Thursday, 13 May 2010
Evidence that you should make sure you have the right animal in your title before being published
Beoslug – A breathtakingly exciting Anglo-Saxon tale in which a creature slithers from the earth, after undergoing some 'be an instant literary hero' training, and silently creeps up on a green monster, who then slips on Beoslug and brains himself on the edge of a table made from real oak, measuring forty feet by eighty feet and holding thirteen pigs with apples in their mouths and some tankards made from Celts' teeth and thigh bones. Beoslug is rewarded for his endeavours by firstly being scraped up by a buxom maiden (although he is not in a state to notice this) and then being immortalised in a long, long poem in a form of English no one can understand but which doesn't stop everyone from swearing blind they've read the whole thing from start to finish.
Lord of the Wasps – a group of boys land on a desert island and immediately begin to hate each other. One of the reasons for this is that some of the littluns swear they’ve seen a man in a yellow and black striped jumper fall from the sky and land in a tree. They go and look. When they don’t come back from their explorations, there’s a buzz of excitement, and in the chaos, someone who thinks he knows what the yellow and black thing is runs down the hill to tell everyone but is beaten to death with a pair of glasses. In the end, they are all stung by the giant wasp, just before the ship arrives to rescue them all, so when the man in the white uniform arrives on the beach and says, ‘Boys will be boys’, he is talking only to himself and the wasp, who turns out to be less interested in polite conversation than in stinging to death a patronising geezer who went to Eton.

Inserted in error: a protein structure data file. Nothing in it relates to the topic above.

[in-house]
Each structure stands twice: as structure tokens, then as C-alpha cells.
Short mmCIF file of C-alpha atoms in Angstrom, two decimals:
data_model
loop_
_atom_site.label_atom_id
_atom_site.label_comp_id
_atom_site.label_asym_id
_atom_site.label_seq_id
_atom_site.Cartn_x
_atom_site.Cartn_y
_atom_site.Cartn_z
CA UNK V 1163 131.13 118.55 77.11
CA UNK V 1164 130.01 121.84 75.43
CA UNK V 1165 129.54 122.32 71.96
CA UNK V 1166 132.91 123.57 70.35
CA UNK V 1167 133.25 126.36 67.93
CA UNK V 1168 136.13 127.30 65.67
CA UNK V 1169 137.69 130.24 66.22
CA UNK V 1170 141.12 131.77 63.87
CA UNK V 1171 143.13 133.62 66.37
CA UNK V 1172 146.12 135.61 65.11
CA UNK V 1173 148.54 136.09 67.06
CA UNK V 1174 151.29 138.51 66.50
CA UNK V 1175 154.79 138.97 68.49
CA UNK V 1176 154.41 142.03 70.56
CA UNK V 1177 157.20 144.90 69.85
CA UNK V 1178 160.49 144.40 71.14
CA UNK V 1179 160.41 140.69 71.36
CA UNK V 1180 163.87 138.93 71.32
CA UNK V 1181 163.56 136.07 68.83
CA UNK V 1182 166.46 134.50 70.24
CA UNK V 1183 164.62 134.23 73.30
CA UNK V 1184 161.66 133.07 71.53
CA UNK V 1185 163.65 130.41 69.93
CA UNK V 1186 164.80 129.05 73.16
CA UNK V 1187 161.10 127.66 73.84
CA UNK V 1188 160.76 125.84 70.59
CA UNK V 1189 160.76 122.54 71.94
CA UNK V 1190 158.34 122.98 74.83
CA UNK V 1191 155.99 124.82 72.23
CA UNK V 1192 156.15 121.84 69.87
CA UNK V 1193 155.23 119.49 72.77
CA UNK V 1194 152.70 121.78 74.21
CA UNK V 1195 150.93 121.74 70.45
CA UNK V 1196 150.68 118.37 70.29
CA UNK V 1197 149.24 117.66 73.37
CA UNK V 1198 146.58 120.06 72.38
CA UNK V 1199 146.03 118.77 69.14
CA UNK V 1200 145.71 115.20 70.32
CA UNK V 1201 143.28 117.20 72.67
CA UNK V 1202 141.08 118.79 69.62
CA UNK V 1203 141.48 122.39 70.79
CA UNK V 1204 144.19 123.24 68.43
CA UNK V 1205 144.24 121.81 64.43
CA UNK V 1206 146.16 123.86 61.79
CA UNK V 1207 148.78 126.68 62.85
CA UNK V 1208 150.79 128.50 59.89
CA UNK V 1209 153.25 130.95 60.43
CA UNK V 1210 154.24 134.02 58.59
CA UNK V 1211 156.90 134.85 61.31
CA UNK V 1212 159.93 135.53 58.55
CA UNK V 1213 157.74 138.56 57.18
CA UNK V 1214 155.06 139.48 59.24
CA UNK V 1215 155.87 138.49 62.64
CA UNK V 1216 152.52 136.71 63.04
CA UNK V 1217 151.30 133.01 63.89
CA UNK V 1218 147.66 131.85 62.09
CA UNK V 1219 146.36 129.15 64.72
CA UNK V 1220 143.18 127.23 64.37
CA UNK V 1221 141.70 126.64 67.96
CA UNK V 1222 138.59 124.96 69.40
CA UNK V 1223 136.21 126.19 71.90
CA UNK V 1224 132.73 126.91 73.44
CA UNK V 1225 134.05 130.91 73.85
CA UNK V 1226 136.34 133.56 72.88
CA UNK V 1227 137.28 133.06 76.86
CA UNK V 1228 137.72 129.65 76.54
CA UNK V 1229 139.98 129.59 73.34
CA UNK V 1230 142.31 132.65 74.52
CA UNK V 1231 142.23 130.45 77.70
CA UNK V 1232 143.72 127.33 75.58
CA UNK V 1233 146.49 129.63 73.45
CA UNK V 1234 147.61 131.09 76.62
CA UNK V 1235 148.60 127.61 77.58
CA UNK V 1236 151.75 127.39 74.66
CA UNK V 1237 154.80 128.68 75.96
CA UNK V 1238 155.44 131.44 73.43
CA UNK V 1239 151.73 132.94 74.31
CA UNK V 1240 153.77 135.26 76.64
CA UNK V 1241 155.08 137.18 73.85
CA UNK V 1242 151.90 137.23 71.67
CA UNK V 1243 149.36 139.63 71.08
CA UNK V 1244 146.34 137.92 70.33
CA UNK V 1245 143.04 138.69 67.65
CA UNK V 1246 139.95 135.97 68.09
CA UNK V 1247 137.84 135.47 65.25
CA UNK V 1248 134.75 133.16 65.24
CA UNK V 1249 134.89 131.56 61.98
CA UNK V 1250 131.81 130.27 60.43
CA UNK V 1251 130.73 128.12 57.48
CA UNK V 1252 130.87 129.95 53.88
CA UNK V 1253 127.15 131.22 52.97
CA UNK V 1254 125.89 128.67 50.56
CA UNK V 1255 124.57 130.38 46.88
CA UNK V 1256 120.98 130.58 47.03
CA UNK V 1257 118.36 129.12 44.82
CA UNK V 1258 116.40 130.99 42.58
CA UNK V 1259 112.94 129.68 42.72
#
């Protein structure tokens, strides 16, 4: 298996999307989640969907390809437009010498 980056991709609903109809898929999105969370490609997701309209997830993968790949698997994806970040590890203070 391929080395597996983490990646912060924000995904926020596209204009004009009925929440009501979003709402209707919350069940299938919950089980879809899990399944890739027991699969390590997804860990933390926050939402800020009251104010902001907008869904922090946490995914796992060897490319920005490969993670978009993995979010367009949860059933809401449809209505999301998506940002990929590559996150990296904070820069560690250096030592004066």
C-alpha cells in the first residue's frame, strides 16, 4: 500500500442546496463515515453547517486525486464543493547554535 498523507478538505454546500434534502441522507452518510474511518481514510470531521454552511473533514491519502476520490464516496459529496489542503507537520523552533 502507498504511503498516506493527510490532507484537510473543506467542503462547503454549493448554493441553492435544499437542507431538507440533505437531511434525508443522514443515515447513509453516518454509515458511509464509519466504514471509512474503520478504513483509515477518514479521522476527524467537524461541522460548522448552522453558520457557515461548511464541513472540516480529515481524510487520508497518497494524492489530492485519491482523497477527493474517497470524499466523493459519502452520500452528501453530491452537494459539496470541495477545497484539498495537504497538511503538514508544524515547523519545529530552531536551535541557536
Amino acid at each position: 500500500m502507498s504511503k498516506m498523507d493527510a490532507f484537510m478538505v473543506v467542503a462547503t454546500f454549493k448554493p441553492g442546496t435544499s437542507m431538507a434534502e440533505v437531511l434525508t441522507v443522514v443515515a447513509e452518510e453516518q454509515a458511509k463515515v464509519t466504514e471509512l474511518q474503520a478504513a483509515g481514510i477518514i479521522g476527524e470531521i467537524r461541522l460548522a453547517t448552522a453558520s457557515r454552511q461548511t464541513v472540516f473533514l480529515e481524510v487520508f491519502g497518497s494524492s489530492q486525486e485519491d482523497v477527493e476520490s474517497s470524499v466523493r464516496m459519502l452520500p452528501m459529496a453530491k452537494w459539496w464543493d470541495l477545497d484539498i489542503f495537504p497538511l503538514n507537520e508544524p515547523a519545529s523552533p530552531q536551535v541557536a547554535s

The Duck Of the Baskervilles – a horrific tale in which a duck haunts the moors of
Devon, terrorising the neighbourhood with its beak of dripping flame and tendency to make a lot of noise at night. A man dies of shock after seeing the Baskerville Duck, as well he might. Beside the body is found one solitary webbed footprint (and then another one close by – ducks aren’t brilliant at balancing on one leg just so’s a writer can get a more chilling effect). The Baskerville Duck is slain by Mr Sherlock Holmes and is now the name of a popular dish in a local Devonian gastropub. It comes served with a tiny pile of rice formed in an eggcup and a raspberry jus. Then, when you've finished, still hungry, you get the bill.